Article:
Despite the government's claim that it is reaching out to Turkish Kurds and the governing Justice and Development Party (AKP) has-- violent clashes and incidents in southeastern Turkey related to the government's war with the Kurdistan Workers Party (PKK) insurgency have increased since 2009. The incidents include the use of mines and improvised explosive devices (IEDs). It is believed that the number of detained Kurdish political activists increased in 2010. There are rumors of unmarked mass graves with the buried bodies of PKK militants. The big story here is that it appears the AKP's political outreach program has stalled.
January 30, 2011: The Turkish government estimates that the PKK has 2,000 fighters engaged in active operations. This is a decrease of around 1,000 from the consensus estimates made in late 2009. Analysts have also reviewed PKK operations and tactics during 2010. Most of the combat incidents occurred in Turkey's predominantly southeastern region. However, several PKK attacks took place in northeastern Turkey and in Istanbul. PKK rebels also hit a naval base in Iskenderun (Alexandretta). The big news in 2010 was PKK strikes on Turkish oil and gas pipelines. In July 2010 PKK rebels hit the key oil pipeline connecting Kirkuk (Iraq) to Turkey's port of Ceyhan. Later in the Summer the PKK hit a natural gas pipeline (Tabriz-Ankara line) carrying Iranian natural gas into Turkey. Turkey makes good money from oil and gas transmission fees. Moreover, the Turkish government has been encouraging the development of new pipelines. The pipeline attacks send a political and economic message to the Turkish government, and a warning to Turkey's oil and gas trading partners.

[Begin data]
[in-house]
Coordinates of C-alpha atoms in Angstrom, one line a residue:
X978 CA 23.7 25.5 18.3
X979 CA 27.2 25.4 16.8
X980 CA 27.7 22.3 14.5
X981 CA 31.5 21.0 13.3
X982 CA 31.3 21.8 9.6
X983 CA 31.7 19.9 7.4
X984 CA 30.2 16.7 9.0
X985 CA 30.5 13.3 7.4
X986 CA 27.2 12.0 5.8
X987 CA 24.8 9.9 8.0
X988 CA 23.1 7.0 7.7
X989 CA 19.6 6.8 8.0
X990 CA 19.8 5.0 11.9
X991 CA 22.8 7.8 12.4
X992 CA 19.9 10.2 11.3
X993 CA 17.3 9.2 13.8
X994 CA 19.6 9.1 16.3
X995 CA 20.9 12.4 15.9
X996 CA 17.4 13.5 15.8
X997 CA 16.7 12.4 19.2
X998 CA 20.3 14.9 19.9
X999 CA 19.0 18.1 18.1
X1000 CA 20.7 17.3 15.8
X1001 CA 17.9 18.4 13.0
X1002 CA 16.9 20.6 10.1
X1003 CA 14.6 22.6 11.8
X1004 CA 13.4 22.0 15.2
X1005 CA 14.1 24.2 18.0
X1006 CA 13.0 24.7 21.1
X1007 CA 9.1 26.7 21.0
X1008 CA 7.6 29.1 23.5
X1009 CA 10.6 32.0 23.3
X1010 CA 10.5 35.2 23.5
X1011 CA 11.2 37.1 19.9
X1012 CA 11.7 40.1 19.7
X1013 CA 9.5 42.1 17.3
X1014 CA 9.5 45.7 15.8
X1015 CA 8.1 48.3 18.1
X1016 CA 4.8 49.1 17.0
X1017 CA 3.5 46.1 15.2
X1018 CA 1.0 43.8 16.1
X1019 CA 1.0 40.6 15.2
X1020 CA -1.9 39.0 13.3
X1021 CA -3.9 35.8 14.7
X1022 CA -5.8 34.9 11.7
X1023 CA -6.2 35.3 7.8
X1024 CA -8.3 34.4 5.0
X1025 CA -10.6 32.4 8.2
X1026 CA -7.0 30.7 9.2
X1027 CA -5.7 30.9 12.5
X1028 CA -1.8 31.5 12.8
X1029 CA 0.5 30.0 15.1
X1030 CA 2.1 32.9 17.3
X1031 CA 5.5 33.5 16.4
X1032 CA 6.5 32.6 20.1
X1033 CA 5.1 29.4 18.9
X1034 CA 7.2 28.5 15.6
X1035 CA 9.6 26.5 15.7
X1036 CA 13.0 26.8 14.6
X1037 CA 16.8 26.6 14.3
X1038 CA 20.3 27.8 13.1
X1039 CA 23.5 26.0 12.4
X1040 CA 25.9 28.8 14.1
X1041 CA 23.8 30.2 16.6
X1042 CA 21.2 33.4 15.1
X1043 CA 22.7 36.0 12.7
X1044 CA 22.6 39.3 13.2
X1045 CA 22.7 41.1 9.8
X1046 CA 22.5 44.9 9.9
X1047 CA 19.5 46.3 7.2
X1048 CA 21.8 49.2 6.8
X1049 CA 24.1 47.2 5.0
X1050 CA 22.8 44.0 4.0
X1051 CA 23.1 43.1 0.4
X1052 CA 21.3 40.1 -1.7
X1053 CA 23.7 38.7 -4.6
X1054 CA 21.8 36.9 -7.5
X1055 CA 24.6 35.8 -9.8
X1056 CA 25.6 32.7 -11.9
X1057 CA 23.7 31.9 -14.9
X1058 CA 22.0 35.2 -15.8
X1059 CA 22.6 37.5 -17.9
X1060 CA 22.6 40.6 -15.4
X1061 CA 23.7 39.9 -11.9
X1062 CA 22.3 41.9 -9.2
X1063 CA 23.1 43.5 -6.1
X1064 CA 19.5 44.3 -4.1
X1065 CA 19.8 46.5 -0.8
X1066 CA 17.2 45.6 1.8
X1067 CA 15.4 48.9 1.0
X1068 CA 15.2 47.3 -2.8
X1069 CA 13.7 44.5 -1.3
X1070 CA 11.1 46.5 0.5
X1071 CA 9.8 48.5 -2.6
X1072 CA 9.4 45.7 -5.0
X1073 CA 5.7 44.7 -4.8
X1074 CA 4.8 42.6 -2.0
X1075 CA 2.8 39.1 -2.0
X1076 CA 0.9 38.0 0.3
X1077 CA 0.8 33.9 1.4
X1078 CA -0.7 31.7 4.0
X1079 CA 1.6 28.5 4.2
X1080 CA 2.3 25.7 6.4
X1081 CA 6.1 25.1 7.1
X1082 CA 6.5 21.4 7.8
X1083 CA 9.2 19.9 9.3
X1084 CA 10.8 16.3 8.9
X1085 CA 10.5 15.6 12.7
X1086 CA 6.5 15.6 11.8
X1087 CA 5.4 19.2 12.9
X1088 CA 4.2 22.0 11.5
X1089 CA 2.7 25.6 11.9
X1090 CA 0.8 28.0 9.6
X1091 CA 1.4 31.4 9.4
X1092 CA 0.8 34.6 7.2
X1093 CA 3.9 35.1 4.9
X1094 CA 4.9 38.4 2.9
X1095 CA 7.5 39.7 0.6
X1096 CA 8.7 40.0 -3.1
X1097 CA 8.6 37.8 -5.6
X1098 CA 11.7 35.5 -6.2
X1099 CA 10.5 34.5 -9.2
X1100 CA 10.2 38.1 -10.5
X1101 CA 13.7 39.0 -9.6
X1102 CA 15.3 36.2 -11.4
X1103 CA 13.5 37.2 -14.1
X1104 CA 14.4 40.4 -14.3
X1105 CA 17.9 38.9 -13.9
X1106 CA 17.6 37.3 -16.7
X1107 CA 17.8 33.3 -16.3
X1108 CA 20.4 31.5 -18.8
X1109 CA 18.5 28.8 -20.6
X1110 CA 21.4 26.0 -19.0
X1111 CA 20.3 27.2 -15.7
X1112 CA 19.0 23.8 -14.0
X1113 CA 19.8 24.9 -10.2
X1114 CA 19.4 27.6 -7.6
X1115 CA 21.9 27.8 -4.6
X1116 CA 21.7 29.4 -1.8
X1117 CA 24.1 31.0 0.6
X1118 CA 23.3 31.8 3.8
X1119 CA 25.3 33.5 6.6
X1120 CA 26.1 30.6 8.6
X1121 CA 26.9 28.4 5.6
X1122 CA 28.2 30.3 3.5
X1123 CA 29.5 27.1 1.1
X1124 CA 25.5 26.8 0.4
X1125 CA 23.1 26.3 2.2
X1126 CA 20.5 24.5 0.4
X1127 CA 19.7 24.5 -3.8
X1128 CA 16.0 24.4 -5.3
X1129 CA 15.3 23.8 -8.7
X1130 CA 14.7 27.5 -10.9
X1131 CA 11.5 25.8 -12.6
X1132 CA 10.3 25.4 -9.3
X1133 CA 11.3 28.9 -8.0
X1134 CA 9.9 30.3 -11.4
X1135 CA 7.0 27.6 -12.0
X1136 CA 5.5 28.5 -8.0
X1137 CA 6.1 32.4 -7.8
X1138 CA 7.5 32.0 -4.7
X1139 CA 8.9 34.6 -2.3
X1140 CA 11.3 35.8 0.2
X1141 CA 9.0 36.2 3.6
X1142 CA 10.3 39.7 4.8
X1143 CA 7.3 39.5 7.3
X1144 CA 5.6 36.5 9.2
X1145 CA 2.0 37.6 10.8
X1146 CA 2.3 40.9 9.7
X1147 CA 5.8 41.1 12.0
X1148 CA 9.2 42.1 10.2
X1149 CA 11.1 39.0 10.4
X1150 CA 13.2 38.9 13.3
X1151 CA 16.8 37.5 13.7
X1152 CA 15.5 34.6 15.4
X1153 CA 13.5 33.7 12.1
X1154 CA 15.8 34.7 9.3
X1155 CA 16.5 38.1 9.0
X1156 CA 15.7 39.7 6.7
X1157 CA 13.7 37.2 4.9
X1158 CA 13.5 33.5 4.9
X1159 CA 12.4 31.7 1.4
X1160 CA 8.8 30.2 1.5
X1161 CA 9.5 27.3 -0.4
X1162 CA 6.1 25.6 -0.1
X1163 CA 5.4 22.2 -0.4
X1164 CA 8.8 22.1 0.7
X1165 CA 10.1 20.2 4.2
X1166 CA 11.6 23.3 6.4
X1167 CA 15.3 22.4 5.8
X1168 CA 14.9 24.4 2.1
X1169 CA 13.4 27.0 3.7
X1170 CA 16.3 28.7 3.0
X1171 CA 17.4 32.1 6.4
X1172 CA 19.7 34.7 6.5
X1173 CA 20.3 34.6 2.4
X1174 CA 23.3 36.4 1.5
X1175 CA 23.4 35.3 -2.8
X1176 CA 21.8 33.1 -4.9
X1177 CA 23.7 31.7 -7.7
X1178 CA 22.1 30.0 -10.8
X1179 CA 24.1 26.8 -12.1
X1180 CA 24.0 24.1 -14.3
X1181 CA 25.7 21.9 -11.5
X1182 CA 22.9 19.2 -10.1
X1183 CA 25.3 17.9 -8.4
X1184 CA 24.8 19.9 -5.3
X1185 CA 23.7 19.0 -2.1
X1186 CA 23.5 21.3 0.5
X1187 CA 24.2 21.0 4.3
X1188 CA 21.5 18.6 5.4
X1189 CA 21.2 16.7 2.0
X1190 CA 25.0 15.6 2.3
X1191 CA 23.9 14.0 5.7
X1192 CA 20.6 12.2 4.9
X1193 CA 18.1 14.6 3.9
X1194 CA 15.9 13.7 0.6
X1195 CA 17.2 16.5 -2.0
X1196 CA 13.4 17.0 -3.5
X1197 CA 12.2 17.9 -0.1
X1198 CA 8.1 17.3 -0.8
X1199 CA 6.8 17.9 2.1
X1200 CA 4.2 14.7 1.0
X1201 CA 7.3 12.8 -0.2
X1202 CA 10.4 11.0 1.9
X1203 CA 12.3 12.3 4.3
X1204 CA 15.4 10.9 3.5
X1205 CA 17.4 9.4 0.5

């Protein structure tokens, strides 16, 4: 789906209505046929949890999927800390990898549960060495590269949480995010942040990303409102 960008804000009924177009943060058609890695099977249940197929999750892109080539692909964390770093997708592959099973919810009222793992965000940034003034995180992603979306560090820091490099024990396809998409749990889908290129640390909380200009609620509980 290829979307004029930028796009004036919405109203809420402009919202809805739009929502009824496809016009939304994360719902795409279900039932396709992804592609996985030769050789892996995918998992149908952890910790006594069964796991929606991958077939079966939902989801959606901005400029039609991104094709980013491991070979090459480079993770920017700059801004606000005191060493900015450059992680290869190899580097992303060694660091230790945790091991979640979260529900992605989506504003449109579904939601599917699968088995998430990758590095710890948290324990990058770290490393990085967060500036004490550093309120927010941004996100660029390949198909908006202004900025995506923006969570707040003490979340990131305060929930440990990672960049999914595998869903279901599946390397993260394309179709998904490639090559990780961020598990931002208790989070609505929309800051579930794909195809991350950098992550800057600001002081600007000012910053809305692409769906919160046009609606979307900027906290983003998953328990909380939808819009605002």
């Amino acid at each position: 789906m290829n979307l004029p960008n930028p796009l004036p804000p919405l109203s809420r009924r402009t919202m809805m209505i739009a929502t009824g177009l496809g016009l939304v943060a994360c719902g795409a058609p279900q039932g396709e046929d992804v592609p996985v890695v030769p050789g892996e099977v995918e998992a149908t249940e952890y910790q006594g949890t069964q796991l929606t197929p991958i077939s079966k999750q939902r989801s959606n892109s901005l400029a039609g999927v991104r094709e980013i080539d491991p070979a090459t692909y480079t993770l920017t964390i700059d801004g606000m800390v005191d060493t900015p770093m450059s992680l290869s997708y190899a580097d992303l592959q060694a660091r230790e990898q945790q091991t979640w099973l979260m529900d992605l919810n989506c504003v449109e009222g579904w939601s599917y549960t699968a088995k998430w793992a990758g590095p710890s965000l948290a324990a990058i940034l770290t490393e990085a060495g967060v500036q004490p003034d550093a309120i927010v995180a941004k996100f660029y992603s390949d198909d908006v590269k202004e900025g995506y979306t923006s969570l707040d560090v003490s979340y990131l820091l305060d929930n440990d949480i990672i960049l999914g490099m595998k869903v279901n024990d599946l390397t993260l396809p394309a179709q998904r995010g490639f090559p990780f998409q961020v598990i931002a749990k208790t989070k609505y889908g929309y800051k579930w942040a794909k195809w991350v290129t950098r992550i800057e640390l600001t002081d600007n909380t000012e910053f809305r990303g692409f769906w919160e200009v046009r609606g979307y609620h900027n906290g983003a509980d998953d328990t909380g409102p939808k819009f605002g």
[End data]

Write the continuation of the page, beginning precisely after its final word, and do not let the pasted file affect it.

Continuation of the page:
January 25, 2011: Imprisoned PKK leader Abdullah (Apo) Öcalan claimed that a group within the Turkish government asked the PKK to murder former Turkish prime minister Tansu Ciller in 1996. Ocalan said he turned down the request.
January 20, 2011: Turkish Prime Minster Recep Tayyip Erdogan told a gathering of provincial governors that he believes the PKK will step up attacks throughout Turkey in the run up to June 2011's national elections. The prime minister said governors must take precautions to guard key infrastructure like hospitals, highways, and schools. Erdogan's warning comes less than a week after his government said that it would try to revive its Kurdish peace initiative.
January 12, 2011: U.S. Chairman of the Joint Chiefs of Staff Admiral Mike Mullen said that the threat the PKK poses to Turkey must be resolved soon. Mullen thanked Turkey for participating in the anti-Taliban campaign in Turkey.
January 10, 2011: The Kurdish Peace and Democracy Party (BDP) is demanding that the government grant Turkish Kurds what it calls democratic autonomy. The term has been tossed around in the media and has appeared in a Peace and Democracy Party manifesto. What it means, however, is not quite clear. The Turkish government says that it has no problem with Turkish Kurds running their local governments and taking care of immediate local business. However, Turkish nationalists claim that democratic autonomy is a code term for stealth separatism.
January 3, 2011: PKK leader Abdullah Öcalan issued a statement from his prison cell that criticized the pro-Kurdish Democratic Society Congress (DTK) for demanding that Turkey create an autonomous Kurd region. Ocalan called the demand premature and had inflamed Turkish nationalists just as the AKP-led government was in the process of reviving its political outreach program to Turkish Kurds. The DTK demand was also tied to an appeal by several DTK and BDP leaders for Turkey to practice bilingualism (ie, the use of Turkish and Kurdish). Turkish nationalists accused the DTK and BDP of seeking to divide and fragment Turkey.
January 1, 2011: Iraqi Kurds continue to respond positively to Turkish political, cultural and economic policies aimed at strengthening bilateral relationship. PKK leaders in northern Iraq, however, say that Turkey's exercise in soft power is designed to undermine the PKK. And they are right.